Have you ever received one of those annoying telemarketing calls during dinner time? Chances are that you have, as this has been a common sales tactic in recent years. In order to address what was perceived as a growing unsolicited telemarketing problem, Congress enacted the Telephone Consumer Protection Act (TCPA) in 1991.
The goal of the TCPA was to restrict the use of telephone marketing and automatic dialing system calls to residences and cell phones, as well as the use of text messages and unsolicited faxes. The TCPA’s restrictions vary depending upon whether the call is made to a wireless or residential line, and if the call is informational or conveys a telemarketing or advertising message. If a call is meant as an advertisement or includes telemarketing, then express consent for the same must be granted in writing. A private right of action is granted under the statute with potential damages of up to $500 per violation, or up to $1,500 if willful.
In light of the potential damages available under the TCPA, there has been a recent uptick in the number of private lawsuits, as well as class action cases involving the statute. In fact, several recent cases have garnered multi-million dollar settlements. Capital One recently settled a TCPA claim for $75 million, including payment of plaintiff’s attorneys’ fees.
However, the subject of insurance coverage for these types of claims remains as unsettling as the dinnertime telemarketing call itself.
Defendants in a TCPA action have traditionally sought coverage for this type of claim under the advertising injury or property damage coverage in their General Liability policy. Several courts have argued that there is no coverage for these claims because they are styled as penalties under the statute. Other courts have disagreed as to whether the violation of the TCPA amounts to a violation of the right to privacy dependent upon whether the right to privacy includes the right to seclusion. While some policy holders have had success with this argument, many General Liability carriers are now including a specific exclusion in their policies to address these claims. As a result, policyholders are looking elsewhere for coverage. Specifically, many are turning to their E&O and D&O policies, with limited success.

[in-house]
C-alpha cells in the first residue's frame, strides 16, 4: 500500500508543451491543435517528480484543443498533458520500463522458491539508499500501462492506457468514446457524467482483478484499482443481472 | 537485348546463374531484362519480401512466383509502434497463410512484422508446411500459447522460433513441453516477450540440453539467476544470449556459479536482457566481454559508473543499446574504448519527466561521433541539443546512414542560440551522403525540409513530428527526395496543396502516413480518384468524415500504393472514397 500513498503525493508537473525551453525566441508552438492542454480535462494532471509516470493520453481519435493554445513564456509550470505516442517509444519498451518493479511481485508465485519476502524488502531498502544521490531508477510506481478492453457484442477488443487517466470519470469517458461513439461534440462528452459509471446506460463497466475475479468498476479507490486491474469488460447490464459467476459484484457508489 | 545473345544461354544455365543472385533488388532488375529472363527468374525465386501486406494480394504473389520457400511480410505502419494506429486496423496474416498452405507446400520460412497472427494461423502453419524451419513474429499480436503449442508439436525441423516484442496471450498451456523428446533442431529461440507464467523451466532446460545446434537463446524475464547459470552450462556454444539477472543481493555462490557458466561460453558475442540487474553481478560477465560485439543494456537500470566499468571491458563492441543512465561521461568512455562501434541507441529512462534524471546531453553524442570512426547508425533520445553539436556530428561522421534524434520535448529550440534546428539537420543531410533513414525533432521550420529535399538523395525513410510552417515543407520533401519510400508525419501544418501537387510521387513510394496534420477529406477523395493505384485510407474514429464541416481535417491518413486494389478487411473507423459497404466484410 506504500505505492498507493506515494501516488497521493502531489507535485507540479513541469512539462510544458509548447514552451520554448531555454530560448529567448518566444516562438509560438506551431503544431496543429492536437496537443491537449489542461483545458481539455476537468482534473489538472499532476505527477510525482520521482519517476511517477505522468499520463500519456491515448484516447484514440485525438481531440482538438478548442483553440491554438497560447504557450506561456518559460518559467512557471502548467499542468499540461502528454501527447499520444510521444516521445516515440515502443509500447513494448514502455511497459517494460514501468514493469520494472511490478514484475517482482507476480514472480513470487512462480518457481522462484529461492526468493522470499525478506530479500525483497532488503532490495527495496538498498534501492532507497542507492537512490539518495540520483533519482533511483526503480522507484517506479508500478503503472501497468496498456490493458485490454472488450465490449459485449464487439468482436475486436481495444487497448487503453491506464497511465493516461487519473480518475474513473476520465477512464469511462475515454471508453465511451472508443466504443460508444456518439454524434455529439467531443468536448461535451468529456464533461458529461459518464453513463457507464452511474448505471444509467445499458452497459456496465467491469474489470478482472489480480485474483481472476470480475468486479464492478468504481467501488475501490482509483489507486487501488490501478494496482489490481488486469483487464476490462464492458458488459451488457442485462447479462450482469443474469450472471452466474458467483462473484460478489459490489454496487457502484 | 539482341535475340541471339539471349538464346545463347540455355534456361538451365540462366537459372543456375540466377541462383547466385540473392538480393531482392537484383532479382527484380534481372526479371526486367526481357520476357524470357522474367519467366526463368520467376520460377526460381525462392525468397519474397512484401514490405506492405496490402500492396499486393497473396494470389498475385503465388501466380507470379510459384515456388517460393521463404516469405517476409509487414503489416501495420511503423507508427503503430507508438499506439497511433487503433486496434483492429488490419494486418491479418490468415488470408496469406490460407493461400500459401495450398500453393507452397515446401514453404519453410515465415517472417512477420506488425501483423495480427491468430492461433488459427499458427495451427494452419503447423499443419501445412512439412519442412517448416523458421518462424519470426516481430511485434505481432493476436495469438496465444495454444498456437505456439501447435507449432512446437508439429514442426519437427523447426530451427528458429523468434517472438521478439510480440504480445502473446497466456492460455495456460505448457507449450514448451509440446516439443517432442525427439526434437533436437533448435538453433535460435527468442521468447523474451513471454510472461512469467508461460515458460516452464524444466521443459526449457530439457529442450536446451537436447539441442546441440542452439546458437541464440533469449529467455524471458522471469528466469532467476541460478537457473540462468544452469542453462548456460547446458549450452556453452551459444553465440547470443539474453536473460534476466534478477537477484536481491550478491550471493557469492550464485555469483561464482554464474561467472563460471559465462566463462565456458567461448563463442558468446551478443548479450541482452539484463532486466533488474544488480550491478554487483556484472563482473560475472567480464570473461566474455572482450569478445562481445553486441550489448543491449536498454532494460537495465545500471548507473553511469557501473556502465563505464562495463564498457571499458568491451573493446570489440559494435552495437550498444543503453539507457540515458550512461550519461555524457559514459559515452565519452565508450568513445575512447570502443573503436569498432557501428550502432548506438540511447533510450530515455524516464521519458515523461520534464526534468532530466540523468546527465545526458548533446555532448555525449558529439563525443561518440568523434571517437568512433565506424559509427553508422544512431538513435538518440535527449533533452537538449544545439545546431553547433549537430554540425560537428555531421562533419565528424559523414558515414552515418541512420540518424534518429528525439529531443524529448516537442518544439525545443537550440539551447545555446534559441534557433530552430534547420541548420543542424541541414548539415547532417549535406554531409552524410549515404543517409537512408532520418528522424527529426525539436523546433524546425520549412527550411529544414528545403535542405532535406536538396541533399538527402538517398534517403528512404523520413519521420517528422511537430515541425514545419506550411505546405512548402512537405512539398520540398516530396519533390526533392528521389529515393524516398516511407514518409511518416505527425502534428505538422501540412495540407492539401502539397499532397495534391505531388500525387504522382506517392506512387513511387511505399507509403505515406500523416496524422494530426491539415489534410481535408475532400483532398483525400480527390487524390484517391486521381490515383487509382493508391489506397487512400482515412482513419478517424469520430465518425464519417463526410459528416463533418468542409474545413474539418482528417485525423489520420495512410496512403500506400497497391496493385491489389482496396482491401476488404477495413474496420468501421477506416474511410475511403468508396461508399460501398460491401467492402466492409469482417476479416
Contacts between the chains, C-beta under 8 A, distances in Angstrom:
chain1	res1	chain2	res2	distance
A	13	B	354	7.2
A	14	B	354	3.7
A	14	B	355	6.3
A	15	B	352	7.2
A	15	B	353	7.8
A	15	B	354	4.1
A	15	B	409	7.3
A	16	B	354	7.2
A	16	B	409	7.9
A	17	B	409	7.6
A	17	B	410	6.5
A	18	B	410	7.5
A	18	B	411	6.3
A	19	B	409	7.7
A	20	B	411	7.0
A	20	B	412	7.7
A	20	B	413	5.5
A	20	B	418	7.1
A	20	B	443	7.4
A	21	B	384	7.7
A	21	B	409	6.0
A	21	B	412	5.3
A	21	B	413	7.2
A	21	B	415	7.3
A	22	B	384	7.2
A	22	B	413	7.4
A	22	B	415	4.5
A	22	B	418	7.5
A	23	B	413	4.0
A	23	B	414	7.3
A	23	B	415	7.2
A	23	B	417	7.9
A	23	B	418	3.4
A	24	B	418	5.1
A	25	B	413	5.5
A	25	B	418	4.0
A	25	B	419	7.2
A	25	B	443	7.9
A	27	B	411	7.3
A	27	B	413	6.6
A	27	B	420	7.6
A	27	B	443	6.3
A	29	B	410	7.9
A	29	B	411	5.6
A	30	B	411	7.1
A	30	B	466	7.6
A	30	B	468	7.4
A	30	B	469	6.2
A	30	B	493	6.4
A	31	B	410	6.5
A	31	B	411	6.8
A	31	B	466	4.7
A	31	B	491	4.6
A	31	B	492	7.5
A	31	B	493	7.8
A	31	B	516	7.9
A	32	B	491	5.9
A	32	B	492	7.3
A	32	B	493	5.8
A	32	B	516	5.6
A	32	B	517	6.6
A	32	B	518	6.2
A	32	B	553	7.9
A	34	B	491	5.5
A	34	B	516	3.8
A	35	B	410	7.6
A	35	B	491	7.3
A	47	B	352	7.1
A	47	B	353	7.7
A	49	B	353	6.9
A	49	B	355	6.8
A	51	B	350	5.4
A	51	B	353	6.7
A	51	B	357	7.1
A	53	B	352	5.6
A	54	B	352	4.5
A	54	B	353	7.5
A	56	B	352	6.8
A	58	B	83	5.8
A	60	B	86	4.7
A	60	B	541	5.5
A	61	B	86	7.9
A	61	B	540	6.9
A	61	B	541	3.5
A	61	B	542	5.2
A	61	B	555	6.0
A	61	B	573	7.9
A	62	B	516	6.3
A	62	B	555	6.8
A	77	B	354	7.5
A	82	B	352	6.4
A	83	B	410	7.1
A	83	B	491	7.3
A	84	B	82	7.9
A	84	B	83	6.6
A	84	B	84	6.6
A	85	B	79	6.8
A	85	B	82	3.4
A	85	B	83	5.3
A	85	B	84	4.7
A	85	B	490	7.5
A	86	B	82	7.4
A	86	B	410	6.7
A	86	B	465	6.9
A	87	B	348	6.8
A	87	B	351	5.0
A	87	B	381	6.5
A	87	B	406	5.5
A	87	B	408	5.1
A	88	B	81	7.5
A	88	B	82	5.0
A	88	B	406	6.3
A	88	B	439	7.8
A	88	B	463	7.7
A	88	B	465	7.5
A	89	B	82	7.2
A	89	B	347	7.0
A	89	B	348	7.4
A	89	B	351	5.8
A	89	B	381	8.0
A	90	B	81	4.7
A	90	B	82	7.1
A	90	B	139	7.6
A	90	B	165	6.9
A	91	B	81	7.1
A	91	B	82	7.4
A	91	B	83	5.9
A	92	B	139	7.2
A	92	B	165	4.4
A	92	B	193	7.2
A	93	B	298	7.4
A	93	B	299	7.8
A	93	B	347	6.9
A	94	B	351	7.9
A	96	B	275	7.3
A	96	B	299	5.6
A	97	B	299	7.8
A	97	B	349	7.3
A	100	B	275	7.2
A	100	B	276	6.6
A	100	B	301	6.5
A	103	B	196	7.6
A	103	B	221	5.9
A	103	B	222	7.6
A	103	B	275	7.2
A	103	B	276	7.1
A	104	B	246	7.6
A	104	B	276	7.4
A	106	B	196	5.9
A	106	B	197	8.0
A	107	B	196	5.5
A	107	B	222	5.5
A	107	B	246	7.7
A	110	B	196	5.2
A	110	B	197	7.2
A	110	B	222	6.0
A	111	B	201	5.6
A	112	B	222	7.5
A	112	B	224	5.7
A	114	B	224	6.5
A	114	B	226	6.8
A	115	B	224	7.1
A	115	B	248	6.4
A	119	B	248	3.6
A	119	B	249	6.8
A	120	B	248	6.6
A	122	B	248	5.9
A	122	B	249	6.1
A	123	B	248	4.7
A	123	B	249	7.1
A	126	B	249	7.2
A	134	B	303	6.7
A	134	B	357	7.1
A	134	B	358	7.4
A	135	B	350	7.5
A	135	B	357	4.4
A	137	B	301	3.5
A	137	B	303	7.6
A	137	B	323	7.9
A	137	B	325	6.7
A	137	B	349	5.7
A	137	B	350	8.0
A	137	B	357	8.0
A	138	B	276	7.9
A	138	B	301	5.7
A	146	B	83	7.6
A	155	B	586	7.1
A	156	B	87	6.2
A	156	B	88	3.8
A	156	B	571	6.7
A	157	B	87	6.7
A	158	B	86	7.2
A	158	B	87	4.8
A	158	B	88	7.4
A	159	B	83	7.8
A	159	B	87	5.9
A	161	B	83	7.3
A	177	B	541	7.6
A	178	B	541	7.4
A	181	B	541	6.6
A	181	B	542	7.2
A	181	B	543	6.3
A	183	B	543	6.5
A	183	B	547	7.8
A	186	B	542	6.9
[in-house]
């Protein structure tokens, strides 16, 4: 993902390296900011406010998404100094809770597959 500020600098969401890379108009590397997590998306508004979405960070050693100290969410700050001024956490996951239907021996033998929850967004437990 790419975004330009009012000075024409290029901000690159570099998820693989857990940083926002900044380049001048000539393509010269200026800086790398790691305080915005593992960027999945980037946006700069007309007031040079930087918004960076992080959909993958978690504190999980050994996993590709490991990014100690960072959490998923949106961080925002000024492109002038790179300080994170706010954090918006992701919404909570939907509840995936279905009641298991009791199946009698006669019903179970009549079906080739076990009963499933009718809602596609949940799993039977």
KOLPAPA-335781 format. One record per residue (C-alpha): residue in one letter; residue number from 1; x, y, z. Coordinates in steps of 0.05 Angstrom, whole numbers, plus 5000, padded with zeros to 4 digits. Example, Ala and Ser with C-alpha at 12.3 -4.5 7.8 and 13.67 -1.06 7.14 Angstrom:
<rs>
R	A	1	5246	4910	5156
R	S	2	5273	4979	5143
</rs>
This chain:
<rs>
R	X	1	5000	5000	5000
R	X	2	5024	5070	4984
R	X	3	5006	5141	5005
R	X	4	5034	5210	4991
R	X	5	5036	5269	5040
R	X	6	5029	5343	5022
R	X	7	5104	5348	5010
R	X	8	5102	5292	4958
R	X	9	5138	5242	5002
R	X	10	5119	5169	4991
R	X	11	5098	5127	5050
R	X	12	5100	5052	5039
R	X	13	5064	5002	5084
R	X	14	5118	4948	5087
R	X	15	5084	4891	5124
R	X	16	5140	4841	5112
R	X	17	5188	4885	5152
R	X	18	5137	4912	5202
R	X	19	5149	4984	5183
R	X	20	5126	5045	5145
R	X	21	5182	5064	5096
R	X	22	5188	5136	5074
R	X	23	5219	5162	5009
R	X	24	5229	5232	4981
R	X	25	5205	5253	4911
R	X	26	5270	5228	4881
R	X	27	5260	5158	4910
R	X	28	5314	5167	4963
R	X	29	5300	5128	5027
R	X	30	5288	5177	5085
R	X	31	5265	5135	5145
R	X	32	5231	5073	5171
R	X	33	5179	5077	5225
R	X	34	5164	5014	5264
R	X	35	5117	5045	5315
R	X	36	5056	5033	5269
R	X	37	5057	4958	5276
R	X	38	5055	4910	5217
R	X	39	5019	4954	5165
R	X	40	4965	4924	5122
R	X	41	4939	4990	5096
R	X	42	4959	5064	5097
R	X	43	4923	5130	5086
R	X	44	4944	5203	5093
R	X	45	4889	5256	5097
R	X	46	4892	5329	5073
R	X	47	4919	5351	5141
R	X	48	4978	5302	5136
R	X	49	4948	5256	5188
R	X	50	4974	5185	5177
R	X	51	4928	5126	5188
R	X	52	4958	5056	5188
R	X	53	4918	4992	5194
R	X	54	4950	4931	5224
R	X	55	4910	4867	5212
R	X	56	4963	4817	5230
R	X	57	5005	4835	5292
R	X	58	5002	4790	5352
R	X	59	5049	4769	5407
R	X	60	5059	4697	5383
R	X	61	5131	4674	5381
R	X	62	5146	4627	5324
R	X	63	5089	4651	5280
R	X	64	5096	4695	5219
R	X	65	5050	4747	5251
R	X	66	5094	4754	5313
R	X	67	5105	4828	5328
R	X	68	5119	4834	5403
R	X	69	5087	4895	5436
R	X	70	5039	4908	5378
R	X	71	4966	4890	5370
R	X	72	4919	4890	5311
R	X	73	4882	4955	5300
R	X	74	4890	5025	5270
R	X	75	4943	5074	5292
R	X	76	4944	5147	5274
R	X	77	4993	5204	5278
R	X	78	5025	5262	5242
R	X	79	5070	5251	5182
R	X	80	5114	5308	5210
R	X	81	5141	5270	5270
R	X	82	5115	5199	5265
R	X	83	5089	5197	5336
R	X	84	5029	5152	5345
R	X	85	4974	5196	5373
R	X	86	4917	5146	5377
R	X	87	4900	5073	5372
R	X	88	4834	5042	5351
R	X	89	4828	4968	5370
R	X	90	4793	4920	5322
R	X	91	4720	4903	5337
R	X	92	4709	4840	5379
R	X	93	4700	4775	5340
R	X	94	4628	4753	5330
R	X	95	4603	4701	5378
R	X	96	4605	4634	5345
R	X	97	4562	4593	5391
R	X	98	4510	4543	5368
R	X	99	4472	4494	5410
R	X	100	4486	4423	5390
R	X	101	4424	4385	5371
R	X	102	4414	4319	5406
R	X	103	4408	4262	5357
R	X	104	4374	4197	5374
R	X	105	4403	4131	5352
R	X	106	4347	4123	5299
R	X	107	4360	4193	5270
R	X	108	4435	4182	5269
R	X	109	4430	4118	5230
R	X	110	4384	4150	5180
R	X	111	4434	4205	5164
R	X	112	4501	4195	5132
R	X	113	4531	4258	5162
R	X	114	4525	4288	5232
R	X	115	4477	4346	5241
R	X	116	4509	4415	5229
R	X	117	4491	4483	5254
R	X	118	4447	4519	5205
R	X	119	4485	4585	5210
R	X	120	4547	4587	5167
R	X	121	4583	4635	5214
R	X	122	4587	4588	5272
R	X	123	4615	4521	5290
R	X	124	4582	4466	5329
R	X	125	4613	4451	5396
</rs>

If the alleged wrongful act that gave rise to the alleged TCPA violation was committed while in the course of performance of professional services, it may be possible to seek coverage for the claim under an Errors and Omissions policy. However, this is largely dependent upon the type of professional services in which the insured engages. Furthermore, in light of the broad entity coverage provided, several recent cases have also addressed whether private company D&O policies provide coverage for TCPA claims.
For example, in a notable case involving the Los Angeles Lakers (currently on appeal in the 9th Circuit), one Lakers “fan” brought a class action suit against the basketball franchise arising from an invitation to game attendees which would feature text messages on the scoreboard during the game. After sending his own text, the fan received a promotional text in return, which resulted in a charge from the fan’s cellular phone company. The Lakers sought coverage for the class action suit under their D&O insurance policy. However, the carrier denied coverage for the claim, based on an invasion of privacy exclusion contained in the policy. The Lakers appealed, arguing that the court’s analysis of the exclusion was overly broad, as the class action complaint did not specifically contain an invasion of privacy allegation.
In a similar TCPA class action case against the Los Angeles Clippers that was settled in 2014, the settling class members received game tickets and concession credits, while Plaintiffs attorneys received over $600,000 in fees and costs. It’s no wonder that the TCPA is big business for plaintiffs’ lawyers. As a result, many D&O carriers are likewise adding specific exclusions to their policies to preclude coverage for TCPA claims.
Until insurance coverage law for TCPA matters becomes more settled, it remains important to review your D&O policy for any applicable TCPA or invasion of privacy exclusions. Furthermore, a knowledgeable insurance broker may be able to negotiate a Side-A carve-back, or defense costs coverage for these types of actions. Lastly, the next time you receive one of those pesky dinner-time calls….start talking insurance coverage. It will be interesting to see who hangs up the phone first.